if you're trying to figure out what influence the city of Toronto has had on the Ontario Progressive Conservative leadership contest, consider this: the one would-be premier who actually represents a riding in the provincial capital appears destined to finish dead last in the five-candidate race.This has nothing to do with the fact that Chris Stockwell, the minister of labour, is also the only contestant who refused to respond to a questionnaire Mayor Mel Lastman sent the premierial wannabes demanding to know what they plan to do for his municipality.
Heck, Tony Clement, the health minister, proposed a nebulous seven-point "New Deal for Toronto" pledging to give the city "the tools it needs to be a great place to live, to work and to visit." Yet internal Tory polls indicate he'll be barely ahead of Stockwell (the Etobicoke Centre MPP whose real ambition, some suggest, is to be Toronto's next chief magistrate) in the single-digit realm of delegate support on the first ballot at Saturday's leadership convention.
Clement, you may recall, sought a seat on the old Metropolitan Toronto council in 1994 (he lost to David Miller) before leaving the city to seek fame and political fortune as the provincial PeeCee rep for Brampton West-Mississauga.
Maybe Clement should have moved further afield. Because when it comes to Tory leadership prospects, a candidate's chances seem to improve dramatically with the distance travelled away from Queen's Park. Just ask Ernie Eves, the pride of Parry Sound. Although Eves has taken up residence in Toronto with "life partner" Isabel Bassett (the former culture minister and now TVO boss), don't count on his seeking a seat in the Big City if he's sworn in to replace Mike Harris as premier. It would probably cost the Conservatives votes elsewhere in Ontario.
And there are also fears in Tory circles that doing much of anything for the capital prior to the next provincial election would have similar consequences for a governing party that's trailing badly behind the opposition Liberals in the latest polls.
Under such circumstances, it's the Grits from whom Lastman and city council should start exacting meaningful promises of support. As the mayor finally conceded this week, the Tories "are not really answering the questions" he put to them months ago. "They don't understand. They've got to stop downloading on the cities.'
That said for the umpteenth time in recent memory, the mayor is refusing to endorse any of the candidates for Tory leader. "No, I've stayed away," Lastman said. "Whoever becomes the premier, I have to deal with, and I'd rather not take sides." One must ask, then, why he bothered sending the leadership hopefuls his survey?
Only Environment Minister Elizabeth Witmer deigned to show up at City Hall for a courtesy visit with Lastman. That probably had a lot to do with the fact Rod Phillips, the mayor's former chief-of-staff, has been the brains behind Witmer's campaign.
The lines of communication between Queen's Park and City Hall would probably improve dramatically with Witmer in the premier's office and Phillips playing a key administrative role. Unfortunately, recent polls indicate the Kitchener-Waterloo MPP has slipped to third place behind Jim Flaherty, the finance minister and deputy premier.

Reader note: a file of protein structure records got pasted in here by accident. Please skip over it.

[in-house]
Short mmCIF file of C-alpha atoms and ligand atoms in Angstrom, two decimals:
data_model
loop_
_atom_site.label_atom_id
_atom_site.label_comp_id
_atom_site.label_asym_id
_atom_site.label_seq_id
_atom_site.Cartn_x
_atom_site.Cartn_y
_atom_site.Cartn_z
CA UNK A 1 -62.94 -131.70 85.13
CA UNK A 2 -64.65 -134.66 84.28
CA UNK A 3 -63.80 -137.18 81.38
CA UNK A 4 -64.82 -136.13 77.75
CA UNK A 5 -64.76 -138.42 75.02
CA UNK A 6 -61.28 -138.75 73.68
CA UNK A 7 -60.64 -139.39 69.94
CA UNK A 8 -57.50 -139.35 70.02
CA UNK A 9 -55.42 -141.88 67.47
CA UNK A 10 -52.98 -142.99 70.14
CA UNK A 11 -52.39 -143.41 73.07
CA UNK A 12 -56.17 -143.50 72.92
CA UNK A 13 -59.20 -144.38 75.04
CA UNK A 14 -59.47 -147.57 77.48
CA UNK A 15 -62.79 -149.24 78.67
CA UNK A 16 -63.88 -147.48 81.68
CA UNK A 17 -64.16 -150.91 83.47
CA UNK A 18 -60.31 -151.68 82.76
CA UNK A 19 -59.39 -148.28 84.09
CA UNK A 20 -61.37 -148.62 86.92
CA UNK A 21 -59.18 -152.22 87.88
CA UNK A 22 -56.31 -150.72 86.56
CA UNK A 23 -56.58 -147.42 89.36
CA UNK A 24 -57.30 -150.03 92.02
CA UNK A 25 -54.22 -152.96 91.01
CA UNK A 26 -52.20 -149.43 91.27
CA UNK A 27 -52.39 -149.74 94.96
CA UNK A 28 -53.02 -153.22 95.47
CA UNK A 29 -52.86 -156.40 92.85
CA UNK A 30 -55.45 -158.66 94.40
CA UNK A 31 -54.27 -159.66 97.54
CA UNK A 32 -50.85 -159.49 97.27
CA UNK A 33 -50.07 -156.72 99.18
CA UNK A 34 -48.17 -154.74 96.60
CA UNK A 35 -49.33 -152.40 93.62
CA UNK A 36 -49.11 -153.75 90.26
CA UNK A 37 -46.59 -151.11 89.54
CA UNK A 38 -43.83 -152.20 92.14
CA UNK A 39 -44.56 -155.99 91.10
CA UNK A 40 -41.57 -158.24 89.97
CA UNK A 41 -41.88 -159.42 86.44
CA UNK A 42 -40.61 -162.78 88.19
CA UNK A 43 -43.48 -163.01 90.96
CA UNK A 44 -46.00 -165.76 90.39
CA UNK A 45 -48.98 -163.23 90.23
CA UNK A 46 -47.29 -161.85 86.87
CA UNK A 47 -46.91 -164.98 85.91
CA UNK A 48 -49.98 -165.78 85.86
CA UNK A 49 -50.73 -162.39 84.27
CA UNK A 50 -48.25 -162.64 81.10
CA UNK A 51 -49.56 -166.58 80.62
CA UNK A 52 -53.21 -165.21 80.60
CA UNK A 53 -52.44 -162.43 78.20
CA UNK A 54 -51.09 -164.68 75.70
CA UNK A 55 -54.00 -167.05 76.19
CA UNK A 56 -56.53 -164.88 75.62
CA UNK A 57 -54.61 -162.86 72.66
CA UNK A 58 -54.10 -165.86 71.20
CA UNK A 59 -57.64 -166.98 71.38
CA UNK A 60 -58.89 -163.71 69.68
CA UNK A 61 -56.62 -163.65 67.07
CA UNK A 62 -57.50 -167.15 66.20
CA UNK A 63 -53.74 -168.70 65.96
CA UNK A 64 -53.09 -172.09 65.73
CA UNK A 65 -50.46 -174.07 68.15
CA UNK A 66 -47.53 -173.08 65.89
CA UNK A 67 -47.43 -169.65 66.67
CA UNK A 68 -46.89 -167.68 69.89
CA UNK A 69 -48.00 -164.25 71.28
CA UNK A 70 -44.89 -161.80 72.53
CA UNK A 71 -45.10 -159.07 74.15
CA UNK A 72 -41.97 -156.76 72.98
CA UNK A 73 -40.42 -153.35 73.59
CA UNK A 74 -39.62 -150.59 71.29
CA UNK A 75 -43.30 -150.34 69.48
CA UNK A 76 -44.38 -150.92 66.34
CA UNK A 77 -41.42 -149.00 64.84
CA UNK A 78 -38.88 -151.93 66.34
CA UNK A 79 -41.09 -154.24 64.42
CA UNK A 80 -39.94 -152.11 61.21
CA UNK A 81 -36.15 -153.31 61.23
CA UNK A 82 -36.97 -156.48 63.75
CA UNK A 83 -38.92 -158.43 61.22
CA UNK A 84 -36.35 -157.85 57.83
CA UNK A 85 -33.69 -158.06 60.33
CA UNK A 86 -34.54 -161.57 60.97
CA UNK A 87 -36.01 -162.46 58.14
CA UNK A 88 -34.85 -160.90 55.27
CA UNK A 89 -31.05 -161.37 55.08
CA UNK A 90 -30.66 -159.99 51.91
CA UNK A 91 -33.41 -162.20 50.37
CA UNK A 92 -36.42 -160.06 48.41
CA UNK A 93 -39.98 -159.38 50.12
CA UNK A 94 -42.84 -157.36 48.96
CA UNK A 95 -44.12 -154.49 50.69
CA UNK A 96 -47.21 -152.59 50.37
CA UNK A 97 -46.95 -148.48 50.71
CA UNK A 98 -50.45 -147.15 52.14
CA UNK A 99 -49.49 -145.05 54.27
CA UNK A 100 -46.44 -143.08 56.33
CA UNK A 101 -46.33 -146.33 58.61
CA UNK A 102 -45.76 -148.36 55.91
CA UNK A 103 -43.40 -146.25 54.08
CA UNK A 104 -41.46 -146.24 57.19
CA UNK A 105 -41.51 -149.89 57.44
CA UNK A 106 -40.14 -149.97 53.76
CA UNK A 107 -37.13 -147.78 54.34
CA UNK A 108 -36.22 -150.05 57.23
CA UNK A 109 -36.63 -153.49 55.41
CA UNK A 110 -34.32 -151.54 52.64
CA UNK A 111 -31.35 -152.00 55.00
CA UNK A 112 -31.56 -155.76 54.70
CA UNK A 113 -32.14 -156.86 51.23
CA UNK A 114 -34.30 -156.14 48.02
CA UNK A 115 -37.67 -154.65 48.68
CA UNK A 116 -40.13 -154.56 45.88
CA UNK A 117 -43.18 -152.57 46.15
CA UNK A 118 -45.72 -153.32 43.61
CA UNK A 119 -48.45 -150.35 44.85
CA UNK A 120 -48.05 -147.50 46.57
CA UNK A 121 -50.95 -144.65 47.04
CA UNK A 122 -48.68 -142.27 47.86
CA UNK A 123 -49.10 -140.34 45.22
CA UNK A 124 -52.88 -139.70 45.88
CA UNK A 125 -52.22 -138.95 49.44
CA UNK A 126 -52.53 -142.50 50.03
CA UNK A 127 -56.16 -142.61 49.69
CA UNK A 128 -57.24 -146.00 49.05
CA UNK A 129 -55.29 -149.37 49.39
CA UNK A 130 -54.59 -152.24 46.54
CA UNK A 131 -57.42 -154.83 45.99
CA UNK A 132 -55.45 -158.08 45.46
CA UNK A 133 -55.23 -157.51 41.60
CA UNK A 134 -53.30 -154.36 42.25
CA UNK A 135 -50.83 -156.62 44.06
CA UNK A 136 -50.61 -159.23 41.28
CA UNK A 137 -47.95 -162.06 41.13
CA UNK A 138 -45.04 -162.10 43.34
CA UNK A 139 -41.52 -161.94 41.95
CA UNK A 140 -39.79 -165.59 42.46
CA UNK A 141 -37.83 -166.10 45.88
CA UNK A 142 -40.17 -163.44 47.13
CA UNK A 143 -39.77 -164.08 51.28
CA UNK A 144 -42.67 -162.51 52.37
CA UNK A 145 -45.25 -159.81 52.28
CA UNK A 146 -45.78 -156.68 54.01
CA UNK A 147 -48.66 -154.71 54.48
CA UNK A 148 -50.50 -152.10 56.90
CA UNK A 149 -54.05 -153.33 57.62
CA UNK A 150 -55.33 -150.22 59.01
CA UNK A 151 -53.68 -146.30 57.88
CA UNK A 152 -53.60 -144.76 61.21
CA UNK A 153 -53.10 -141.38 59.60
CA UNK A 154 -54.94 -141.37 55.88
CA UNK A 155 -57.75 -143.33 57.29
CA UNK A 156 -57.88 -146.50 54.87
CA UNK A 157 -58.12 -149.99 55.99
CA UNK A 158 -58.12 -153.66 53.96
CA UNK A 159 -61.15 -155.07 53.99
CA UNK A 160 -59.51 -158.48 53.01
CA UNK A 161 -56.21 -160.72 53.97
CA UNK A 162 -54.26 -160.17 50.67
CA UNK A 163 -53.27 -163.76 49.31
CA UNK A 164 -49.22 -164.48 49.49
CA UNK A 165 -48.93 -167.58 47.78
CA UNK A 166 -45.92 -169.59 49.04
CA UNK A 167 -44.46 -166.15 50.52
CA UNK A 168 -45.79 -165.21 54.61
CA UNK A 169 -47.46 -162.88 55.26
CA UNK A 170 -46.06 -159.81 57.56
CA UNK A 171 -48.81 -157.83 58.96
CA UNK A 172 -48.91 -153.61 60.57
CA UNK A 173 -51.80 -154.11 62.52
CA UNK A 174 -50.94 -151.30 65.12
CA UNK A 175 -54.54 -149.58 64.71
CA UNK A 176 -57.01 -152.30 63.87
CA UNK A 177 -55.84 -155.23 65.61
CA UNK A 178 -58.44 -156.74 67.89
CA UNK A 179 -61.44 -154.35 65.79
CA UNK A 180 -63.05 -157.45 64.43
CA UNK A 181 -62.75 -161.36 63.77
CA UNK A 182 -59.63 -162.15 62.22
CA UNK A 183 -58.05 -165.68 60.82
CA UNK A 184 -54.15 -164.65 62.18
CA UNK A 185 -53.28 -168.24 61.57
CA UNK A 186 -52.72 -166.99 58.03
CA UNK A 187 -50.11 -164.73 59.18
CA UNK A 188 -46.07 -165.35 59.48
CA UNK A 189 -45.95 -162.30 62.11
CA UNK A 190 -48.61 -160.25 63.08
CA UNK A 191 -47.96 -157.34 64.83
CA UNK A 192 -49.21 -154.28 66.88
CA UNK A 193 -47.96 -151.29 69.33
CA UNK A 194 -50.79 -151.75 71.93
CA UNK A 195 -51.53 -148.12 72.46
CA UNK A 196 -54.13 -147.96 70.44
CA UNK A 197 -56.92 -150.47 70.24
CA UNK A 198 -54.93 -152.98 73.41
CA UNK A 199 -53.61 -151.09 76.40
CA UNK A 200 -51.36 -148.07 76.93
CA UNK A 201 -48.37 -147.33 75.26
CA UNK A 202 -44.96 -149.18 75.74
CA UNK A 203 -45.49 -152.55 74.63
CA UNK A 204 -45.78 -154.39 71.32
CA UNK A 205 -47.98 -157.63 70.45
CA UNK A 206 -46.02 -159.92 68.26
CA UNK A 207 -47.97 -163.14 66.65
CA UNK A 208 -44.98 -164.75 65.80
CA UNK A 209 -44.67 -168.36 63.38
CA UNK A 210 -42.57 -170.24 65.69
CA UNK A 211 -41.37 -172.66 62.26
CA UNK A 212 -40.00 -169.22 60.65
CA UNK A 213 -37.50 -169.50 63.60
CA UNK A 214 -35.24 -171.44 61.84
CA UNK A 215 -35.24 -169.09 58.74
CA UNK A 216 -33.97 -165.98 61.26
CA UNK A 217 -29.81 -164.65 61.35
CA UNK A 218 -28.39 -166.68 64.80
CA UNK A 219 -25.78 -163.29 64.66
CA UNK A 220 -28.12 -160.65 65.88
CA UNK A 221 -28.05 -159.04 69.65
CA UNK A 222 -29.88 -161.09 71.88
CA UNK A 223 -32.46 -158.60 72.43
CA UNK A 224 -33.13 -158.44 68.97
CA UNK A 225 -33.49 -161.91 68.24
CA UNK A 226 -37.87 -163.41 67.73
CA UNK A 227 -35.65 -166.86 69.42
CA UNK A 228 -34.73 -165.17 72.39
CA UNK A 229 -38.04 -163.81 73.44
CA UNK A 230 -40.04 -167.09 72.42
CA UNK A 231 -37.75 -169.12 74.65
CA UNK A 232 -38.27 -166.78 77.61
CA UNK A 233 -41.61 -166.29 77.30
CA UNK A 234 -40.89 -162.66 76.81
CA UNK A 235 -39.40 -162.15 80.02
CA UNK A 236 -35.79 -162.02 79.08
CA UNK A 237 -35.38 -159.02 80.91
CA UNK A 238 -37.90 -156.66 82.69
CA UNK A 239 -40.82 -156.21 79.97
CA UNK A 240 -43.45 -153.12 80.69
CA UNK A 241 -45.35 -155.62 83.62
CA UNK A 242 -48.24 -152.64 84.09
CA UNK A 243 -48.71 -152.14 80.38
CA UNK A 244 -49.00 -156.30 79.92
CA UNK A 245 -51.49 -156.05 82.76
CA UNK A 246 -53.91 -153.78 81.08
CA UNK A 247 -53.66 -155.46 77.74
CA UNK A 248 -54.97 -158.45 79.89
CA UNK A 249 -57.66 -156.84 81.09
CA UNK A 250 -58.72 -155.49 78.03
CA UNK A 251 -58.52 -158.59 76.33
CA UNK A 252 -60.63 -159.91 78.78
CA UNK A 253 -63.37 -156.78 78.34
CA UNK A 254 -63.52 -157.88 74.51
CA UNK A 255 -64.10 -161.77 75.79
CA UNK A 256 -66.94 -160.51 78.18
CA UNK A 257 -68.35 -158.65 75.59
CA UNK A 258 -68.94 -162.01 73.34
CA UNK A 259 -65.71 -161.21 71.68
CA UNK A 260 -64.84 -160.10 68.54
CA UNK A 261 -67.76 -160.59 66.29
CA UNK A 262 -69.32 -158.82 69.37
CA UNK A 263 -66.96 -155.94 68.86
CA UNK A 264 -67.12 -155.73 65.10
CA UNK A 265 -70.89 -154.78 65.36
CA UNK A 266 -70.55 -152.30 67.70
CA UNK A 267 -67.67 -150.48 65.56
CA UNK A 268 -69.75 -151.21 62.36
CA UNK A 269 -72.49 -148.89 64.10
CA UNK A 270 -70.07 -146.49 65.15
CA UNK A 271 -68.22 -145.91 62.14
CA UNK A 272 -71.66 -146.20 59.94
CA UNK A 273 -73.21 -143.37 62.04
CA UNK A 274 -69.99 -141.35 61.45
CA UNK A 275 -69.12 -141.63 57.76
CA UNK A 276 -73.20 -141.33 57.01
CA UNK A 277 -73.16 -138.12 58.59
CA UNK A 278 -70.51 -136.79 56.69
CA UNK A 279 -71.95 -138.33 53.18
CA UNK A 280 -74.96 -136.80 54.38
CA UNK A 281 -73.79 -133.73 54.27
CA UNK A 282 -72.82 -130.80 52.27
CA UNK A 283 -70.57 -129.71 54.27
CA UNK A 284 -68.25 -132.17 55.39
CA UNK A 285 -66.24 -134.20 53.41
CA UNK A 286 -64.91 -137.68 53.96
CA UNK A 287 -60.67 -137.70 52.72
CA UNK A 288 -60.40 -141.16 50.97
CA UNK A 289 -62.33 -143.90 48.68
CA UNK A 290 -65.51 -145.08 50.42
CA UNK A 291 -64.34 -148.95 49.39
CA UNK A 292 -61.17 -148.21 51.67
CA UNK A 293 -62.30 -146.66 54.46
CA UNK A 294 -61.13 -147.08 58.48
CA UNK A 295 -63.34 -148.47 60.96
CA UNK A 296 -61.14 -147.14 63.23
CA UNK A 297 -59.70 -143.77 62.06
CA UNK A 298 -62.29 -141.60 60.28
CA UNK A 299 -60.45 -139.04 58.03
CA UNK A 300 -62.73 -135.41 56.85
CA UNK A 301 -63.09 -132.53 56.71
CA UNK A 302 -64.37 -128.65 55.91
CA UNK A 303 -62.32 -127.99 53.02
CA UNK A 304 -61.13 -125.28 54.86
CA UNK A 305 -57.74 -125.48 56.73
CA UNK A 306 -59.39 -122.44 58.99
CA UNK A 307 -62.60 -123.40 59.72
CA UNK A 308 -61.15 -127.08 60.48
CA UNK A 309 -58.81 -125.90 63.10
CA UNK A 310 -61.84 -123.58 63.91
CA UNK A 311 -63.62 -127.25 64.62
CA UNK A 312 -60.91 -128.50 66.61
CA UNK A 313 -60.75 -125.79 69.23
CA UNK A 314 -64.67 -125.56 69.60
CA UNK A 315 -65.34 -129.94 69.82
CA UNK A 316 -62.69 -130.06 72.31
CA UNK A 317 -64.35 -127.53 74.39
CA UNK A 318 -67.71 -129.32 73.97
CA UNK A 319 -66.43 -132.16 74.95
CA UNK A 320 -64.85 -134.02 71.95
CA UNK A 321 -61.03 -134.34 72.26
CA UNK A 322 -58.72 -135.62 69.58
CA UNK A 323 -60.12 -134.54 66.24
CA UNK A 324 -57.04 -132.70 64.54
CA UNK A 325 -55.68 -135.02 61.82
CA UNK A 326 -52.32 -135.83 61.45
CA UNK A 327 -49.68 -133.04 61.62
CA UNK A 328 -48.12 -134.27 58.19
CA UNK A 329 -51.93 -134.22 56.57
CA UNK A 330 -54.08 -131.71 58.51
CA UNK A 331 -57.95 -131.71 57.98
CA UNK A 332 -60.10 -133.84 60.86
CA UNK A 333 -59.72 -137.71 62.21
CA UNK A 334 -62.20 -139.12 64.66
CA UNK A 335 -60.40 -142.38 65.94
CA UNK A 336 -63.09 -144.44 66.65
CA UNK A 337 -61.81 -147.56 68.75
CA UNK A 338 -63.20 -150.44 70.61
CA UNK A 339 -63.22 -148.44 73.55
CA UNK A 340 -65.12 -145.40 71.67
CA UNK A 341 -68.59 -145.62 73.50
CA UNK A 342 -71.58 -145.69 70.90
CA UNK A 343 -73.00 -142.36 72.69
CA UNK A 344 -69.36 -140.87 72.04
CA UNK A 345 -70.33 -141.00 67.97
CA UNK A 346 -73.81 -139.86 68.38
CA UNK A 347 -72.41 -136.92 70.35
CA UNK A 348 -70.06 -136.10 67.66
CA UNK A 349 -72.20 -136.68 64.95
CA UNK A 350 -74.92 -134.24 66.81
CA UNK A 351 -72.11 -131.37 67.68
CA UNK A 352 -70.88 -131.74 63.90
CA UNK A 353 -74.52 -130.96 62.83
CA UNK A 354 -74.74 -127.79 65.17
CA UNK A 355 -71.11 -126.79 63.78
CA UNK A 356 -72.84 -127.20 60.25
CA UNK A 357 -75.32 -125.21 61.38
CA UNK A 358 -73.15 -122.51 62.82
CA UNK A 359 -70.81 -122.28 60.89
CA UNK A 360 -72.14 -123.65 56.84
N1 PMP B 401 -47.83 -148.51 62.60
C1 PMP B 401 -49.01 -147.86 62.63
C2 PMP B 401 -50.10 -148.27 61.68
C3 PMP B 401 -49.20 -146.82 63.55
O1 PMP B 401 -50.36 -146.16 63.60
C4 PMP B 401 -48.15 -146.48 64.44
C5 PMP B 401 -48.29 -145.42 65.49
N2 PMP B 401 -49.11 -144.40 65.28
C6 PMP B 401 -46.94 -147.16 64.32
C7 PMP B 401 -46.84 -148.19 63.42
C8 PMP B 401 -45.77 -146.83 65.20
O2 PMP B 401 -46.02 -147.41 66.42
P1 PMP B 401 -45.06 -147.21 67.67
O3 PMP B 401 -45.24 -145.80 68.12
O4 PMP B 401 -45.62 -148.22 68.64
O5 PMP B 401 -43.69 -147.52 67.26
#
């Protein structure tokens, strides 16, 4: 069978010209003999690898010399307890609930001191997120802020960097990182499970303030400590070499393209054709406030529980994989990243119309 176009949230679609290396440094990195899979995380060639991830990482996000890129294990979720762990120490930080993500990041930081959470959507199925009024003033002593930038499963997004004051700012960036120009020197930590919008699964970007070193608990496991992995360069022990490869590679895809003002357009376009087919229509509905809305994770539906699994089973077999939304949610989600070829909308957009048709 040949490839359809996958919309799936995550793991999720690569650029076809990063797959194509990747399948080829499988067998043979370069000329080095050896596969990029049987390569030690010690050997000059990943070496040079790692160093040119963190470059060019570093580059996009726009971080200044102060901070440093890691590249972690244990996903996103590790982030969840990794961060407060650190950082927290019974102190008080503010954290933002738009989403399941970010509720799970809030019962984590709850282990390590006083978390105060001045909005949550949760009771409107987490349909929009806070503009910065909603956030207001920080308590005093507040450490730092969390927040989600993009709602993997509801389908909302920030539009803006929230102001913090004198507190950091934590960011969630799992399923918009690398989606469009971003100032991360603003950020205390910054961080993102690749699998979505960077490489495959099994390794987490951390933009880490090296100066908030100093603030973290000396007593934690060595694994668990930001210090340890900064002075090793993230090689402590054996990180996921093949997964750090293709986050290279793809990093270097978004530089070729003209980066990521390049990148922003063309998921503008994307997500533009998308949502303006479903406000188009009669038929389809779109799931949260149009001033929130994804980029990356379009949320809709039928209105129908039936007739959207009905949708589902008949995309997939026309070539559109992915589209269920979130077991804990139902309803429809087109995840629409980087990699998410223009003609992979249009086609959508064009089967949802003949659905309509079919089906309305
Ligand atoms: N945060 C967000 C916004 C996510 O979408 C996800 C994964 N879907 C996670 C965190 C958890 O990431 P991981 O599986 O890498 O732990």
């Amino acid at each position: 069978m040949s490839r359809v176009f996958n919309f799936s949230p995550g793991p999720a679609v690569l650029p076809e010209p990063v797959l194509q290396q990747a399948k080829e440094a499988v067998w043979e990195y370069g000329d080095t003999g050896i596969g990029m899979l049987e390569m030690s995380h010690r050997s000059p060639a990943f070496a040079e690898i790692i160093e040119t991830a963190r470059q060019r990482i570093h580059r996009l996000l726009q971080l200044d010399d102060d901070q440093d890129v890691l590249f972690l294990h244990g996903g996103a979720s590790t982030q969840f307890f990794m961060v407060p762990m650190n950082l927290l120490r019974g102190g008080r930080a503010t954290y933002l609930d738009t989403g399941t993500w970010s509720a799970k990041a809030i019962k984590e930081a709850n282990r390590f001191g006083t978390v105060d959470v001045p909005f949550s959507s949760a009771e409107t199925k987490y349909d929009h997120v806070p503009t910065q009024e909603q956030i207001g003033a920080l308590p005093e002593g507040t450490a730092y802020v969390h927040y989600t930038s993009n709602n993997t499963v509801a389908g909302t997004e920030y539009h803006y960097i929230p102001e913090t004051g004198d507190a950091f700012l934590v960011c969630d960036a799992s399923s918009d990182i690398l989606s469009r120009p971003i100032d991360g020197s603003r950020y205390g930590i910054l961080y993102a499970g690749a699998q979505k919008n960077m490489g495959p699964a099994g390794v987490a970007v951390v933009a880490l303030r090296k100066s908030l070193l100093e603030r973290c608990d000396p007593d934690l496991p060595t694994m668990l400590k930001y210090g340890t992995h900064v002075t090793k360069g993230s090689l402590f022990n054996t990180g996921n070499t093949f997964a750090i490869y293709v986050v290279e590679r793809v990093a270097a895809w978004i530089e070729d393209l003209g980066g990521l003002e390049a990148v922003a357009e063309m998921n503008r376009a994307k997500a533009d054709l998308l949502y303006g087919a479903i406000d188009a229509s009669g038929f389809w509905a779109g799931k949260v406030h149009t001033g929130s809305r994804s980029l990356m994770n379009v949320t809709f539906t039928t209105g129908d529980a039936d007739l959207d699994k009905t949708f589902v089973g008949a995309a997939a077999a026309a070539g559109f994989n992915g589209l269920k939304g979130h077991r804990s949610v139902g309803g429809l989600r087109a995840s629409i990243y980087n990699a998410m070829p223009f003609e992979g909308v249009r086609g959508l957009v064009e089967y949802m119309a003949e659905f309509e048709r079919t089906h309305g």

In spite of what Lastman has said about staying away from the Tory popularity contest, he unleashed a bizarre attack on Flaherty recently after the finance minister suggested Toronto council get its own financial act together. In what can best be characterized as a classic case of the kettle calling the pot black, the mayor accused Flaherty of "shamelessly grandstanding. This is not the first time we have seen him make ridiculous, extreme comments," Lastman said of the Whitby-Ajax MPP.
So much for the mayor being in a position to deal with whoever becomes the next premier. In the past, he has also likened Stockwell to an "organ grinder's monkey" and was openly contemptuous of Clement during his tenure as municipal affairs minister.
Some are already wondering how the narcissistic Lastman will ever get along with Eves should the self-indulgent clothes horse with a personal penchant for all things expensive end up on top of the Tory heap. The relationship between a greased-back premier and the hair-plugged mayor could rapidly devolve into a gaudy battle of egos to decide who has the biggest diamond cufflinks and the flashiest Rolex. Things could get ugly.
Alas, so long as the Tories are in power at Queen's Park and Lastman's chauffeured limo is parked in the City Hall garage, Toronto's place in the provincial food chain is unlikely to change much. "Why would the Tories reverse the flow of money out of Toronto into the 905 area and beyond?" asks David Miller, the councillor for Ward 13 (Parkdale-High Park). "That's where they got elected and that's why they amalgamated the 416. It's not ideology, it's pork-barrelling, and it got them re-elected. If they lose seats there now, they're gone.'
Case Ootes, the deputy mayor and a card-carrying member of the Ontario Conservative party, was hard pressed to disagree with his NDP colleague. "I suspect "not giving in to Toronto' plays well outside of the city," the councillor for Ward 29 (Toronto-Danforth) acknowledged.' Ootes will be casting a ballot for a new Tory leader at the Convention Centre on Saturday. But he has yet to make up his mind about who to support.